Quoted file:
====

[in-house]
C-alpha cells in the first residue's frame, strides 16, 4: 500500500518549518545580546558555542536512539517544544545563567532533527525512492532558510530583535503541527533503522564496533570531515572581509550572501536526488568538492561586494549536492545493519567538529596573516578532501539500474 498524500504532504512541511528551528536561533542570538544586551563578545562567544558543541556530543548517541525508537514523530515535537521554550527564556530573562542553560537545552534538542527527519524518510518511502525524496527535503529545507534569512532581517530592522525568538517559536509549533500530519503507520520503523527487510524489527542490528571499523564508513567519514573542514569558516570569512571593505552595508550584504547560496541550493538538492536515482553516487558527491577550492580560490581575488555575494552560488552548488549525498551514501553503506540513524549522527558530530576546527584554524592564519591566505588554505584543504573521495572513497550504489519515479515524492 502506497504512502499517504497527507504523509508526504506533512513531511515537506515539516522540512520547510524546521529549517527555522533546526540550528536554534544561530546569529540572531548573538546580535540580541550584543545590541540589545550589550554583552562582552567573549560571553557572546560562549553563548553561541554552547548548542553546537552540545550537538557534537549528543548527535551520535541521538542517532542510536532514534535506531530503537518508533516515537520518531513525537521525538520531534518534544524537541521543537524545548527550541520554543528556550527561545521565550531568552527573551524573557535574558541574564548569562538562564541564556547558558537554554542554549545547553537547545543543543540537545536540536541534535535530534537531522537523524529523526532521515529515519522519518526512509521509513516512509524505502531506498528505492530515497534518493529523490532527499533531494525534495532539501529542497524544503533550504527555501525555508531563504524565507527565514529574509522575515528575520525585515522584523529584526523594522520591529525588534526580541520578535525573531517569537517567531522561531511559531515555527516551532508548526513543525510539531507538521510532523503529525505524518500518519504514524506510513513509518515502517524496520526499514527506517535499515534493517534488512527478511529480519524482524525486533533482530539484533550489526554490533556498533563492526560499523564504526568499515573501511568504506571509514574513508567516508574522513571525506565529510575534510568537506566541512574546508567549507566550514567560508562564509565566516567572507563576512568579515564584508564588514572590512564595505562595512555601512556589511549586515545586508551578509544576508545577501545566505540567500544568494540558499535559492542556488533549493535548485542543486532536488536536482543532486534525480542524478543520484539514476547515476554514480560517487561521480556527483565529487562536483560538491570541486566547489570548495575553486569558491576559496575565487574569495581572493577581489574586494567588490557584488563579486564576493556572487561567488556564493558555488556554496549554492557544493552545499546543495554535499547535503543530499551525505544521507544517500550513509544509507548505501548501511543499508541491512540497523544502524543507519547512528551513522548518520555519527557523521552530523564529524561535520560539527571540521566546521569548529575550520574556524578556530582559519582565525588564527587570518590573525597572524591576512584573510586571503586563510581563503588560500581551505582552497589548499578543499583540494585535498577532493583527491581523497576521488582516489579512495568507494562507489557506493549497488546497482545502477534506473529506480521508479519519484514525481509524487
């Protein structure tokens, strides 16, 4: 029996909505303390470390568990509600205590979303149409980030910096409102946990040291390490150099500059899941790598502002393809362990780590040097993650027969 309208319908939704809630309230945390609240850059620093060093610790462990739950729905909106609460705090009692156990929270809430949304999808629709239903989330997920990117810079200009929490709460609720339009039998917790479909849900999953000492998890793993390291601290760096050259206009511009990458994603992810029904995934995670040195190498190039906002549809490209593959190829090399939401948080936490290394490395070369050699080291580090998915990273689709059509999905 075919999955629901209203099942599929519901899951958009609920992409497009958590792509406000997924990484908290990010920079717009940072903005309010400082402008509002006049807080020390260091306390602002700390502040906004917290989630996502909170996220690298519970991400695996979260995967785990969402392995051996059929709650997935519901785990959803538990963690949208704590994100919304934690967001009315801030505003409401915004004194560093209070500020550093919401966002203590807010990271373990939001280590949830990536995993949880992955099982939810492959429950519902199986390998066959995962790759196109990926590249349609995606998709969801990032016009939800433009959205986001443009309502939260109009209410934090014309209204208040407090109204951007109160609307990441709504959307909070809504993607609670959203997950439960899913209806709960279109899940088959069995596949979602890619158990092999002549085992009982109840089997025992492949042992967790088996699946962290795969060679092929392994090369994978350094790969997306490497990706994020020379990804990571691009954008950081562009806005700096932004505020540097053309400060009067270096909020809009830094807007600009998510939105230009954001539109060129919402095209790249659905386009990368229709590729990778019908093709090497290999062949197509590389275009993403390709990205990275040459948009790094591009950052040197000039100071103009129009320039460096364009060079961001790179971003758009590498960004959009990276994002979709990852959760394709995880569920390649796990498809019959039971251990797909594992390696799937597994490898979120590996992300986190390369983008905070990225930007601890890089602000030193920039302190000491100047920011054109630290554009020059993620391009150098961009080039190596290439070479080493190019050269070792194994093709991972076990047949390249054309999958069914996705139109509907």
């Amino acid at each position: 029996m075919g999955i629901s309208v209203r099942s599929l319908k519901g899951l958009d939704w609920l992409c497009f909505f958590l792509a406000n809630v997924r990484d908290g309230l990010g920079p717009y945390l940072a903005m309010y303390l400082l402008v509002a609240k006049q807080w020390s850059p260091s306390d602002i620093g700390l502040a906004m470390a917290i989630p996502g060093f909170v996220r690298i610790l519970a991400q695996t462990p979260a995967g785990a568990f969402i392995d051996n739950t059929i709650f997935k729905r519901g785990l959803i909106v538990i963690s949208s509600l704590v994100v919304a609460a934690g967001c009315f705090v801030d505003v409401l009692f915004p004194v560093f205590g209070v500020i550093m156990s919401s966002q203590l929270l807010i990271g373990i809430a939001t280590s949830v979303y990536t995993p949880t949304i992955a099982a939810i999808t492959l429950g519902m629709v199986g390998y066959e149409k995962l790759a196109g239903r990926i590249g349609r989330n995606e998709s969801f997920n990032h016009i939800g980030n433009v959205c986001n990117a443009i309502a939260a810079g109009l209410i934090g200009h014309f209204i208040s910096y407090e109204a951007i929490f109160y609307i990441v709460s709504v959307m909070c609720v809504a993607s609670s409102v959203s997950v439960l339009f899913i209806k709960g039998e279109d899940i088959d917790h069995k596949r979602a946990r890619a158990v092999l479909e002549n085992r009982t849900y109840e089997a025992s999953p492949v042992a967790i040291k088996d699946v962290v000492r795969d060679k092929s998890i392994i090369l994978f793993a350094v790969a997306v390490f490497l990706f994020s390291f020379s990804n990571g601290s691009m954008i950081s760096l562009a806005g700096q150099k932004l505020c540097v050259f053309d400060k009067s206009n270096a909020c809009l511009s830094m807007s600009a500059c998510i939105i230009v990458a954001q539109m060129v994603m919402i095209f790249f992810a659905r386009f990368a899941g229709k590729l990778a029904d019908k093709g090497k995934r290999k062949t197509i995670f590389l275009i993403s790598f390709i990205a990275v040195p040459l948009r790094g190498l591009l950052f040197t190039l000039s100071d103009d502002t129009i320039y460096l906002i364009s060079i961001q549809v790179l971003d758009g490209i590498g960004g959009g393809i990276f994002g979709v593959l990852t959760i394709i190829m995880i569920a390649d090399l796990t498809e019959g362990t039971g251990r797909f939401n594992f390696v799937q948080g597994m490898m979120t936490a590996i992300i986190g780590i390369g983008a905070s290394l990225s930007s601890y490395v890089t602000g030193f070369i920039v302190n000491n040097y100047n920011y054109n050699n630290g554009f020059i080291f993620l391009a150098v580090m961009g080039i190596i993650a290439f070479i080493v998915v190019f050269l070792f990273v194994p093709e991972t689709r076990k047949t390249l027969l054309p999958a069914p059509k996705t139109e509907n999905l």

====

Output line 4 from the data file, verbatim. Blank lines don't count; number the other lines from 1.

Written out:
């Amino acid at each position: 029996m075919g999955i629901s309208v209203r099942s599929l319908k519901g899951l958009d939704w609920l992409c497009f909505f958590l792509a406000n809630v997924r990484d908290g309230l990010g920079p717009y945390l940072a903005m309010y303390l400082l402008v509002a609240k006049q807080w020390s850059p260091s306390d602002i620093g700390l502040a906004m470390a917290i989630p996502g060093f909170v996220r690298i610790l519970a991400q695996t462990p979260a995967g785990a568990f969402i392995d051996n739950t059929i709650f997935k729905r519901g785990l959803i909106v538990i963690s949208s509600l704590v994100v919304a609460a934690g967001c009315f705090v801030d505003v409401l009692f915004p004194v560093f205590g209070v500020i550093m156990s919401s966002q203590l929270l807010i990271g373990i809430a939001t280590s949830v979303y990536t995993p949880t949304i992955a099982a939810i999808t492959l429950g519902m629709v199986g390998y066959e149409k995962l790759a196109g239903r990926i590249g349609r989330n995606e998709s969801f997920n990032h016009i939800g980030n433009v959205c986001n990117a443009i309502a939260a810079g109009l209410i934090g200009h014309f209204i208040s910096y407090e109204a951007i929490f109160y609307i990441v709460s709504v959307m909070c609720v809504a993607s609670s409102v959203s997950v439960l339009f899913i209806k709960g039998e279109d899940i088959d917790h069995k596949r979602a946990r890619a158990v092999l479909e002549n085992r009982t849900y109840e089997a025992s999953p492949v042992a967790i040291k088996d699946v962290v000492r795969d060679k092929s998890i392994i090369l994978f793993a350094v790969a997306v390490f490497l990706f994020s390291f020379s990804n990571g601290s691009m954008i950081s760096l562009a806005g700096q150099k932004l505020c540097v050259f053309d400060k009067s206009n270096a909020c809009l511009s830094m807007s600009a500059c998510i939105i230009v990458a954001q539109m060129v994603m919402i095209f790249f992810a659905r386009f990368a899941g229709k590729l990778a029904d019908k093709g090497k995934r290999k062949t197509i995670f590389l275009i993403s790598f390709i990205a990275v040195p040459l948009r790094g190498l591009l950052f040197t190039l000039s100071d103009d502002t129009i320039y460096l906002i364009s060079i961001q549809v790179l971003d758009g490209i590498g960004g959009g393809i990276f994002g979709v593959l990852t959760i394709i190829m995880i569920a390649d090399l796990t498809e019959g362990t039971g251990r797909f939401n594992f390696v799937q948080g597994m490898m979120t936490a590996i992300i986190g780590i390369g983008a905070s290394l990225s930007s601890y490395v890089t602000g030193f070369i920039v302190n000491n040097y100047n920011y054109n050699n630290g554009f020059i080291f993620l391009a150098v580090m961009g080039i190596i993650a290439f070479i080493v998915v190019f050269l070792f990273v194994p093709e991972t689709r076990k047949t390249l027969l054309p999958a069914p059509k996705t139109e509907n999905l």